WAUSAU, Wis. (WSAW) -- Sen. Tammy Baldwin (D) has sent letters to Frontier Communications and the Federal Communications Commission seeking action in the wake of reports from constituents and a 7 Investigates special report about residents across the state who are unable to call 911 due to landline outages for weeks at a time.
Sen. Tammy Baldwin; image of phone at Marathon Co. dispatch center (WSAW Photo)
A 7 Investigates special report analyzed more than 70 complaints submitted to the Department of Agriculture, Trade and Consumer Protection between 2018 and 2019, finding that elderly people with medical concerns or Lifeline were waiting more than three weeks on average before Frontier restored their phone service after an outage. More than half of all submitted complaints came from residents who said they lived in areas where cell service was poor or nonexistent.
As one Wausau resident put it in 2018, it was a matter of life and death for her elderly mother who lived alone and relied on a Medical Alert system, or Lifeline. Most of the outage complaints were centered in north central Wisconsin and southern Wisconsin, and several said that even after alerting Frontier to a medical condition or Lifeline, elderly residents would still wait days or weeks before their phone service was restored.
“Residents are rightly fearful that this lack of ability to communicate to 911 in moments of emergency may eventually result in loss of life,” Sen. Baldwin noted in a letter to the FCC last week, obtained by 7 Investigates.
Baldwin cited 7 Investigates reporting in a letter to Frontier, which reads in part, “Most troubling are reports of a lack of ability to complete calls to 911 emergency services and rely on medical alert services, including specific reports of life-threatening situations in which a 911 call could not be completed.” In the letter, Baldwin asked Frontier to provide detailed information regarding the steps Frontier is taking to address the issue. Representatives from Baldwin’s office will attend a March 5 combined Marathon County Public Safety and Infrastructure meeting, where a representative from Frontier has said they would attend.
“It’s unacceptable that Wisconsin residents are unable to reach 911, including some who are in life-threatening situations and need immediate help,” Sen. Baldwin said in a statement to 7 Investigates. “My office continues to work with Frontier Communications, the state of Wisconsin, as well as the Federal Communications Commission, to get this resolved as quickly as possible.”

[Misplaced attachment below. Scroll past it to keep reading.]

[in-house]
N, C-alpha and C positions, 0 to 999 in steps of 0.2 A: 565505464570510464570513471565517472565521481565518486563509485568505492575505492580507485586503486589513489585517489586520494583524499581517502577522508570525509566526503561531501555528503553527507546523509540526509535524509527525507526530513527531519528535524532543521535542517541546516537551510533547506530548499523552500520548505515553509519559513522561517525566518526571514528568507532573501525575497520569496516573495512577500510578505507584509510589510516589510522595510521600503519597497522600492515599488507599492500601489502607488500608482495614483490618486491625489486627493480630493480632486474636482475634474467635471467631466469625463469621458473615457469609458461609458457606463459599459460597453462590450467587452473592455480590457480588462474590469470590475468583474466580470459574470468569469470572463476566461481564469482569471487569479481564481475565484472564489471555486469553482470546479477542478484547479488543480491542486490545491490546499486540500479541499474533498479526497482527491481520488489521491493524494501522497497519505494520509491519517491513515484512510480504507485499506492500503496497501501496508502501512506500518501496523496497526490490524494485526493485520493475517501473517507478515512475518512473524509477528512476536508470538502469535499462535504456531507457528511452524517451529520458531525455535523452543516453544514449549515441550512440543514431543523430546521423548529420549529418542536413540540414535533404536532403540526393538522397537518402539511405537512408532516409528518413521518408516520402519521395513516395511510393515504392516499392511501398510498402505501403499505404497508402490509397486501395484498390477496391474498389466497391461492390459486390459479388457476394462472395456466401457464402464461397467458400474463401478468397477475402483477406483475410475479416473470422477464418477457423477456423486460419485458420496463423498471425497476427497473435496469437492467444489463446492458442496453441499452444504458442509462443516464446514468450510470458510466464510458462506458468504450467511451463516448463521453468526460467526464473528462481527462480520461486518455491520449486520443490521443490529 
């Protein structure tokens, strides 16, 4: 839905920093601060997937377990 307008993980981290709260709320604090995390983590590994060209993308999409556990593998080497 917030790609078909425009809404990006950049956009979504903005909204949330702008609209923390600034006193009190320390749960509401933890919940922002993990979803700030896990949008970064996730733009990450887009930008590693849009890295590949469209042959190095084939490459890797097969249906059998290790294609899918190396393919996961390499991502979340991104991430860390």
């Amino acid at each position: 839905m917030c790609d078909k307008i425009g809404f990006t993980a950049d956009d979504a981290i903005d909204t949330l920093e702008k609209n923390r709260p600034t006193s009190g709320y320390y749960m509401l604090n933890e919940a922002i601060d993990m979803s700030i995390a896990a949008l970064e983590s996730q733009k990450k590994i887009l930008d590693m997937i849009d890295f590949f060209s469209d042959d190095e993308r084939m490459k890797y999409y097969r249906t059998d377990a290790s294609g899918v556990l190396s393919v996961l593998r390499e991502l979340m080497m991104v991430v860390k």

An email to the Marathon County Infrastructure Committee chairman John Robinson from a staffer to Sen. Baldwin notes that the 2011 deregulation of the industry “doesn’t leave many options for elected officials both federally and state.” As 7 Investigates has reported, the Republican-controlled state legislature followed national trends in 2011 when they deregulated the telecommunications industry, relinquishing the state’s ability to control how phone companies repair and maintain their lines. Previously, DATCP and the Public Service Commission provided oversight over the industry.
In the wake of complaints made by Marathon County residents, deregulation has come front and center for Marathon County officials looking to help mitigate the concern. Robinson noted in a meeting last week that some key issues they expect to address with Frontier in March include questions about the company's legal obligations, the implications of the 2011 state deregulation of the telecommunications industry, options for county residents, and what role the county should play moving forward to address the issue.
Reporting to FCC and DATCP
When reached for comment, both the FCC and DATCP declined to respond to specifics of the investigation, but did issue encouragement for customers to submit complaints to their departments. However, DATCP declined to answer what value those complaints have in an era of state deregulation, while the FCC responded to the same question with this link.